Philosophy Major

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A philosophy major learns intellectual skills that are useful in a wide range of careers such as thinking rigorously about fundamental questions, expressing ideas clearly and logically, understanding and evaluating conflicting points of view, and reasoning in a careful way. These skills are useful in almost any career.  Besides teaching philosophy, which is not  for everyone, there are a number of ways that one can put a philosophy major to work. For example, philosophy is an excellent preparation for a career in law, as many law schools look favorably on a philosophy major. Also, many philosophers go into fields like public administration, journalism, health care, and communication.

Undergraduate philosophy majors at The University of Scranton receive exceptional preparation for advanced study in philosophy in large measure because of the strength of the Philosophy Program in all periods of the history of philosophy.  Scranton students have been admitted to M.A. and Ph.D. programs in philosophy at such schools as Fordham, Vanderbilt, Marquette, Kent State, Villanova, Emory, Yale and Duquesne Universities, Loyola University Chicago, State University of New York at Binghamton, Belgium’s Catholic University of Louvain and Boston College.  Many University of Scranton philosophy undergrads have won graduate tuition scholarships, assistantships and fellowships and have gone on to successful careers in higher education.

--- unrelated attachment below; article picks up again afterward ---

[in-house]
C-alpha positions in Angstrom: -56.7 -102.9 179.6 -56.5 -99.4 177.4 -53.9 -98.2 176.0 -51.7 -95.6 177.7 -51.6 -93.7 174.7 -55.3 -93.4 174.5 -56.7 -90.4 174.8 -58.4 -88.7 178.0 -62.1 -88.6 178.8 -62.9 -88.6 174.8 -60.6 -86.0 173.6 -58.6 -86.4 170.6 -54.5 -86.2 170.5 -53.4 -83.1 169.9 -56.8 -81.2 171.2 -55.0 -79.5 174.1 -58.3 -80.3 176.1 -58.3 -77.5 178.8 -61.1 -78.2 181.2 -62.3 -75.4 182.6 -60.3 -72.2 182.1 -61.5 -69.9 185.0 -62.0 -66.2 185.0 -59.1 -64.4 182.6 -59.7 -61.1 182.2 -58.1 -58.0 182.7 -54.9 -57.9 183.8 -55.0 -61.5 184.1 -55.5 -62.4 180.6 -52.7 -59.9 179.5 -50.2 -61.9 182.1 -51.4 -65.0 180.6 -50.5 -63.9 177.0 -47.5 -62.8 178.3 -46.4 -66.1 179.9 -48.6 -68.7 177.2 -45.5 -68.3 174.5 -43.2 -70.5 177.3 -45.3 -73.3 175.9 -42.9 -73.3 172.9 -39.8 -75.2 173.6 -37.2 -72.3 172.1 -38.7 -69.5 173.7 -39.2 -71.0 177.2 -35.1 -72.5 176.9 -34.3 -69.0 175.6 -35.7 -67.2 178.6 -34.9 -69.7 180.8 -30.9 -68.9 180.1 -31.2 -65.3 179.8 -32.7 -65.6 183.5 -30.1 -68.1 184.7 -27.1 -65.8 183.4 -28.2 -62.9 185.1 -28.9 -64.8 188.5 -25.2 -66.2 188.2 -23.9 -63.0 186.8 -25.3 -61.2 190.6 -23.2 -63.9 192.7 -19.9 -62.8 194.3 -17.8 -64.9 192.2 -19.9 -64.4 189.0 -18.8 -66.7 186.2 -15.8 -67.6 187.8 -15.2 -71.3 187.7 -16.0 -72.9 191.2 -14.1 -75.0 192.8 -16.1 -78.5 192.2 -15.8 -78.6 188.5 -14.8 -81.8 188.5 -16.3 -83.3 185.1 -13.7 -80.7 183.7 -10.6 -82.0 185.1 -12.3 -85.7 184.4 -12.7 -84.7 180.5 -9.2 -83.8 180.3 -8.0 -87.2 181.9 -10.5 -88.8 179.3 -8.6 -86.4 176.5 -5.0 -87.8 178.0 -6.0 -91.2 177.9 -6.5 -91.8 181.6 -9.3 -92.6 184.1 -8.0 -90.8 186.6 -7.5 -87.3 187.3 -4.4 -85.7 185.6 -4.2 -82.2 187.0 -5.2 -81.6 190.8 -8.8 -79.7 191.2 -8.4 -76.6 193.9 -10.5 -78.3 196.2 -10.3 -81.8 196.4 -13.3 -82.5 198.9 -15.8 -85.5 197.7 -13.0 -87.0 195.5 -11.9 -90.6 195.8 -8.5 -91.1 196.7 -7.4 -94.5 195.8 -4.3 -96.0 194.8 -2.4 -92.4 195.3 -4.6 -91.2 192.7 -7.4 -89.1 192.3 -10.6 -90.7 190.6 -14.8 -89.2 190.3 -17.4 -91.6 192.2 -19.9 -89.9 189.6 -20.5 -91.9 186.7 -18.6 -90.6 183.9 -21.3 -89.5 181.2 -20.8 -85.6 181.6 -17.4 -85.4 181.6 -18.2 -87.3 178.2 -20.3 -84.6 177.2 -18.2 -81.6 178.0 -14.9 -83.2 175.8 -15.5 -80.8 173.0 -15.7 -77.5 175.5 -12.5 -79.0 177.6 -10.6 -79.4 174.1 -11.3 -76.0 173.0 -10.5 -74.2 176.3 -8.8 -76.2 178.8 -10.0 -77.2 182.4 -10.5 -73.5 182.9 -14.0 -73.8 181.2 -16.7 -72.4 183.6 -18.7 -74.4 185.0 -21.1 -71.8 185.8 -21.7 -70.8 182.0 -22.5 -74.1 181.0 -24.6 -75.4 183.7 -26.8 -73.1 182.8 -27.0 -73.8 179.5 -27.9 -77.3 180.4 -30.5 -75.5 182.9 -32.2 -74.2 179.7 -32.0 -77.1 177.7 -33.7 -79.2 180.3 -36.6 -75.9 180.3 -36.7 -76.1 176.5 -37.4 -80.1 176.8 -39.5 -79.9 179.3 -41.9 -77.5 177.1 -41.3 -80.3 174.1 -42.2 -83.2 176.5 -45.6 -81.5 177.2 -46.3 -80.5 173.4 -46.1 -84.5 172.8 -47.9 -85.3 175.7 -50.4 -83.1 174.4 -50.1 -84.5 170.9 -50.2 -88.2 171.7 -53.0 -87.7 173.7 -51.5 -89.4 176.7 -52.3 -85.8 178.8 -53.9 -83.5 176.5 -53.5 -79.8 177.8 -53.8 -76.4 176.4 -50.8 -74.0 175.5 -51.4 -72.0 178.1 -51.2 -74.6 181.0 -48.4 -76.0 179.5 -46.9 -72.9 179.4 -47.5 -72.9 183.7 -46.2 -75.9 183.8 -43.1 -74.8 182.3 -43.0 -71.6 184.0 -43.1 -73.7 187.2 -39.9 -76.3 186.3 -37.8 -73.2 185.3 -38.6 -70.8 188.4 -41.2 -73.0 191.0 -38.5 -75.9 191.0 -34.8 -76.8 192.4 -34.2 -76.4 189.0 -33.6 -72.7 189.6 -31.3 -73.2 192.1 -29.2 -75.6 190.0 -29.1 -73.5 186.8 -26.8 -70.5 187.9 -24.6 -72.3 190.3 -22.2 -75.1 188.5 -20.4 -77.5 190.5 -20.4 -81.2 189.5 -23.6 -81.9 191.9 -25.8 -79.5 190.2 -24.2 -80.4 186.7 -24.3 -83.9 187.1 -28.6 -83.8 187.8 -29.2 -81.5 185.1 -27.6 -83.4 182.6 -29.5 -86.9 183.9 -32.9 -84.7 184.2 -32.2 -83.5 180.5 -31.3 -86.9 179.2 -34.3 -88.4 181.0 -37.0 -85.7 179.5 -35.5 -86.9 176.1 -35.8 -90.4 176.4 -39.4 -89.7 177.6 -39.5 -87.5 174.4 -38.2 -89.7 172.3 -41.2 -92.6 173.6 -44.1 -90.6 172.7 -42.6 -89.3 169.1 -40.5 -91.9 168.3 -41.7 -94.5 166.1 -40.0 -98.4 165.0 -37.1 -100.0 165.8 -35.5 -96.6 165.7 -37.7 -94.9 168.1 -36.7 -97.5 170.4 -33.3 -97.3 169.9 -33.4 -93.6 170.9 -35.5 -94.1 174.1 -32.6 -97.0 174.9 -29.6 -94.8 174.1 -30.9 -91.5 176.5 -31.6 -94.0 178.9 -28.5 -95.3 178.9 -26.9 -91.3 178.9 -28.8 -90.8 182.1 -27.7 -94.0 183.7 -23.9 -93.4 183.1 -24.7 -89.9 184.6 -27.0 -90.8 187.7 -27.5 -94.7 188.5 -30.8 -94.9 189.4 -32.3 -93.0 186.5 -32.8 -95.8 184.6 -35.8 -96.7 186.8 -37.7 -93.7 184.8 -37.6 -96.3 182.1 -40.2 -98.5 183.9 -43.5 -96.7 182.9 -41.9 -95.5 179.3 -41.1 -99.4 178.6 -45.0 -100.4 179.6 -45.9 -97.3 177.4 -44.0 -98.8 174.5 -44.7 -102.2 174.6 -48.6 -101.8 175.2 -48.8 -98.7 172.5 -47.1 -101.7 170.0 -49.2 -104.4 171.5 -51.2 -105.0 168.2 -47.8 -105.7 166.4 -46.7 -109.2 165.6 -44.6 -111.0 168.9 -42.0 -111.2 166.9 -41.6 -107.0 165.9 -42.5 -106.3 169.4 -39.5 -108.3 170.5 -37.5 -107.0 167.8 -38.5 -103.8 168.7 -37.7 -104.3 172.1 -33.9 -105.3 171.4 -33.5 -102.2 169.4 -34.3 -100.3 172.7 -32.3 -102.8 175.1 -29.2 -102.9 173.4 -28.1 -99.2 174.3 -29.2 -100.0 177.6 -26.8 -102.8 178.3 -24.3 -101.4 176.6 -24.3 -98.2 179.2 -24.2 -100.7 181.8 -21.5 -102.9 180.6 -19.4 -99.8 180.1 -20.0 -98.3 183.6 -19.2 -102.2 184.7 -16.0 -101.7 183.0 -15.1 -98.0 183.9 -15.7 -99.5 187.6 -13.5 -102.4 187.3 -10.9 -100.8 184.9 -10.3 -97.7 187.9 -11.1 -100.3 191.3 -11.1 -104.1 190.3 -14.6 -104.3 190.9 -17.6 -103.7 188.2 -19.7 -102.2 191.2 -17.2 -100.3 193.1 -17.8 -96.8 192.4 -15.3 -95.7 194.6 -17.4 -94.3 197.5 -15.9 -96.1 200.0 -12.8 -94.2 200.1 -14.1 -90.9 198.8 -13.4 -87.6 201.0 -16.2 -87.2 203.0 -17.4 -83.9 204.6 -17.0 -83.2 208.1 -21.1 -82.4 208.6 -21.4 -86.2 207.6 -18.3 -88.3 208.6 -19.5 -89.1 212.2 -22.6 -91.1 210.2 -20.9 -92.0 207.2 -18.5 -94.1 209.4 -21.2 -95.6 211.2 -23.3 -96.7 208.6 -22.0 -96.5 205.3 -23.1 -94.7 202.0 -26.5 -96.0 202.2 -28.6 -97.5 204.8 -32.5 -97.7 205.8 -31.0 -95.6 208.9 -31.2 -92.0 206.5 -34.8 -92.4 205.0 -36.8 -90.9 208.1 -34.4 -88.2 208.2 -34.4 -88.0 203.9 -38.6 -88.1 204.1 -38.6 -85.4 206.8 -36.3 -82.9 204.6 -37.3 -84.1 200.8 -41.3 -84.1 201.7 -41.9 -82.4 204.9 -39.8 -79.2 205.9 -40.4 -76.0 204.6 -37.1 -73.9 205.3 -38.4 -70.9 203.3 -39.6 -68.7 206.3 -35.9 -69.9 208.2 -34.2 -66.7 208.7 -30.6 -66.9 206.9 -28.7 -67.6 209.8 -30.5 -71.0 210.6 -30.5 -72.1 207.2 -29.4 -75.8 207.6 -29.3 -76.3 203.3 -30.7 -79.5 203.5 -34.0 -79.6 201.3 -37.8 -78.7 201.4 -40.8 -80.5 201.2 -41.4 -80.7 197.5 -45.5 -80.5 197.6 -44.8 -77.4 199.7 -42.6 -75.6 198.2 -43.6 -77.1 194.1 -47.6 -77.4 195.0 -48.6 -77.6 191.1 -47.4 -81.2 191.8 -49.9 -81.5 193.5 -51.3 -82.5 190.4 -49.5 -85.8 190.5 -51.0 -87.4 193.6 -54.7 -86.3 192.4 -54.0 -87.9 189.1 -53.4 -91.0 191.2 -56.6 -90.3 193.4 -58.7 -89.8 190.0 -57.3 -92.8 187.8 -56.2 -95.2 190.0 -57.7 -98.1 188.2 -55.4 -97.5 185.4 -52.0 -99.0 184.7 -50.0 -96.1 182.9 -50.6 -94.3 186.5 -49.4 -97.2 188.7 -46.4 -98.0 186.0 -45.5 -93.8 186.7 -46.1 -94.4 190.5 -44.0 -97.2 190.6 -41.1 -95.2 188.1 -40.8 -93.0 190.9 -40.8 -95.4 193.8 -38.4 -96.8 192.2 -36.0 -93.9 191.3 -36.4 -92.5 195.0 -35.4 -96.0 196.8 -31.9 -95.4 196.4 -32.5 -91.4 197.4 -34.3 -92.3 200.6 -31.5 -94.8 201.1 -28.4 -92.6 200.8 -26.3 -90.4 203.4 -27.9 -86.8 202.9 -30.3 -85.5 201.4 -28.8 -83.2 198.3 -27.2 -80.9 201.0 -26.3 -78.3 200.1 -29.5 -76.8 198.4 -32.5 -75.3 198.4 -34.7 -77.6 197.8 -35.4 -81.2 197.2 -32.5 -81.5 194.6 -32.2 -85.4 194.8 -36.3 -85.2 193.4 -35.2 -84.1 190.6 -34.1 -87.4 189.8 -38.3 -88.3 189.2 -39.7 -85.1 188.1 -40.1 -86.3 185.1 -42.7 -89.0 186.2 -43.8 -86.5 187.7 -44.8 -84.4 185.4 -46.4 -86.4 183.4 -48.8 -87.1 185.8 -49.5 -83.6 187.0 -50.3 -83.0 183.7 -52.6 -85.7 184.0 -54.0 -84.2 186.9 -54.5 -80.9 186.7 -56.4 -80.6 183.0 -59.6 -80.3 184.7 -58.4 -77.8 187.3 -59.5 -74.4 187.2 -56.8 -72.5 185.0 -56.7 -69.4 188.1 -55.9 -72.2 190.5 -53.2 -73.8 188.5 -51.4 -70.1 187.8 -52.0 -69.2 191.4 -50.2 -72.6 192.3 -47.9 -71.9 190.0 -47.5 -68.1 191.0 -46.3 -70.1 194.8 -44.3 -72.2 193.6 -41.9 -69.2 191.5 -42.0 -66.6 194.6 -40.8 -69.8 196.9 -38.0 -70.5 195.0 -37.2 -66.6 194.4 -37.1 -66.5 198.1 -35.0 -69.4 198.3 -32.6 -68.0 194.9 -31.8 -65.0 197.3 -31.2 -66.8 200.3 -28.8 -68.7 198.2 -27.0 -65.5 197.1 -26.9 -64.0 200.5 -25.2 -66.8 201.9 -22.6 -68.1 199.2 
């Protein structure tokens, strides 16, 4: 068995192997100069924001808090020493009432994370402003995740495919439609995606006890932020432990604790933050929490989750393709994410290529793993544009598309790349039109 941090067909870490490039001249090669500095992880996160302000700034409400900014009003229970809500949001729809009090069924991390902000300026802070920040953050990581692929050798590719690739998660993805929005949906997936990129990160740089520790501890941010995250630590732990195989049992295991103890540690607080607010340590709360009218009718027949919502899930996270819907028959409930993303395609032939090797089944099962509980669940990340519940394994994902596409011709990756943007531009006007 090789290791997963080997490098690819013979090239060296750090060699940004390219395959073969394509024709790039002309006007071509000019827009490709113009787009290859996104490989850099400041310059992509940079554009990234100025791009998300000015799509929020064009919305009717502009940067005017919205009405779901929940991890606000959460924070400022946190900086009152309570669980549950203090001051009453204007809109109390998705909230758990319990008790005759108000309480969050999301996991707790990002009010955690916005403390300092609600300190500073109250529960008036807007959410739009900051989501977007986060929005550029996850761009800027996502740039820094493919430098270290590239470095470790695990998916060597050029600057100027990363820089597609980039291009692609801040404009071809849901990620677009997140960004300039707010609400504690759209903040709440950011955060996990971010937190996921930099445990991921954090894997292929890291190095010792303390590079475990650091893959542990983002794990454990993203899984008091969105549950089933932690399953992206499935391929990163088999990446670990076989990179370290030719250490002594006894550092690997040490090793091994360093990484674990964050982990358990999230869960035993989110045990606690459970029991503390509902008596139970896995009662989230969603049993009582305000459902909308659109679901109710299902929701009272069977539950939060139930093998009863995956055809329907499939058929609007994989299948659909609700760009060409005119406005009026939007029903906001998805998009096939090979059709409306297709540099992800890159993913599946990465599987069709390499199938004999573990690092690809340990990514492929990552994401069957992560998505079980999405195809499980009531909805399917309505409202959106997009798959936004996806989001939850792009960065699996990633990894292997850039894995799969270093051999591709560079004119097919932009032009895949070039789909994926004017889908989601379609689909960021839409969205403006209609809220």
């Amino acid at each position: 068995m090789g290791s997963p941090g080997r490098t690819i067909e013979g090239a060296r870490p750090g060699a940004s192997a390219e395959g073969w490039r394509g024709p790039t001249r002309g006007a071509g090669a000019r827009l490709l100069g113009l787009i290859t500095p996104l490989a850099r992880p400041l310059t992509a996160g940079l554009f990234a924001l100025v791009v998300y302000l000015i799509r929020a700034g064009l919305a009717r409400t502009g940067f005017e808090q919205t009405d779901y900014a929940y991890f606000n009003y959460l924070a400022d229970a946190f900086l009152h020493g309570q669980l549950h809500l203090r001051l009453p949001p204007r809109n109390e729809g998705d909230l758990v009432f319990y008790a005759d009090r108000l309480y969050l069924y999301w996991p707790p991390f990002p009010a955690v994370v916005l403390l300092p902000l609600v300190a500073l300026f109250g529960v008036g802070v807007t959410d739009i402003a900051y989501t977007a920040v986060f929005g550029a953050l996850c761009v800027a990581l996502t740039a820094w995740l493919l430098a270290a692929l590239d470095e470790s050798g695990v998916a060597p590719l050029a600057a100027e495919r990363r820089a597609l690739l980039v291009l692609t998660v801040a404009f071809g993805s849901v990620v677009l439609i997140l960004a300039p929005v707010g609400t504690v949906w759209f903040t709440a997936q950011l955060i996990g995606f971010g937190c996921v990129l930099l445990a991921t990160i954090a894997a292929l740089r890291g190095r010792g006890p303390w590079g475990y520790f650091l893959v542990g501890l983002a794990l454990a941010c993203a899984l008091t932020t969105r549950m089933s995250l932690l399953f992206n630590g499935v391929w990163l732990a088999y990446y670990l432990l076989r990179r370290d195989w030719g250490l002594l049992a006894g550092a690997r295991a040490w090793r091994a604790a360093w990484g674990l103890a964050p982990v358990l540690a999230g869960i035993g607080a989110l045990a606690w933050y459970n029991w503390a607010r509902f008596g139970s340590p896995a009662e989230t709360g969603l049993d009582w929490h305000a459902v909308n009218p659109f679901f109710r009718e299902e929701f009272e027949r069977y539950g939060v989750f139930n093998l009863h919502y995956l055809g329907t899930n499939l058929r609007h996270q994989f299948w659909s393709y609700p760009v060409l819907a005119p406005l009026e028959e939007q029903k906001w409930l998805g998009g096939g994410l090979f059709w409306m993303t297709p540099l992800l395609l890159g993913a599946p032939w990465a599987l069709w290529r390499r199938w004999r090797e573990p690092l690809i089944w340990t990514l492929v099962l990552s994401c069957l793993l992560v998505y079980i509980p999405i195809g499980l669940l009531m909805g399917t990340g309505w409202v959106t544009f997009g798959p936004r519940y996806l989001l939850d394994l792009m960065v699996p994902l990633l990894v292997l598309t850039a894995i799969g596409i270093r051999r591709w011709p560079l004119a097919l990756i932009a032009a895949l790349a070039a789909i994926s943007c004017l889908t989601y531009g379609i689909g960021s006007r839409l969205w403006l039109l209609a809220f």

Because of the liberal arts orientation and cognate structure of The University of Scranton general education curriculum, many students choose to earn a second major in philosophy as a complement to their primary area of study.  Moreover, it is likely that within a student’s first major, e.g., in the sciences, psychology, political science or the health care professions, questions about values and methodology are raised which philosophy can help explore.  In such cases, philosophy can deepen and broaden training in the first major. 

All majors must take at least ten philosophy courses (30 credits). These include:
•    PHIL 120:  Introduction to Philosophy
•    PHIL 210:  Ethics
•    PHIL 215 or 240:  Logic
•    Seven additional courses, at least two of which must be at the 300 or 400 level.
*PHIL 120 is a prerequisite for any other philosophy course.
*PHIL 120 and 210 are required of all university students.  

For more information on program requirements, please see the Undergraduate Catalog by clicking here.

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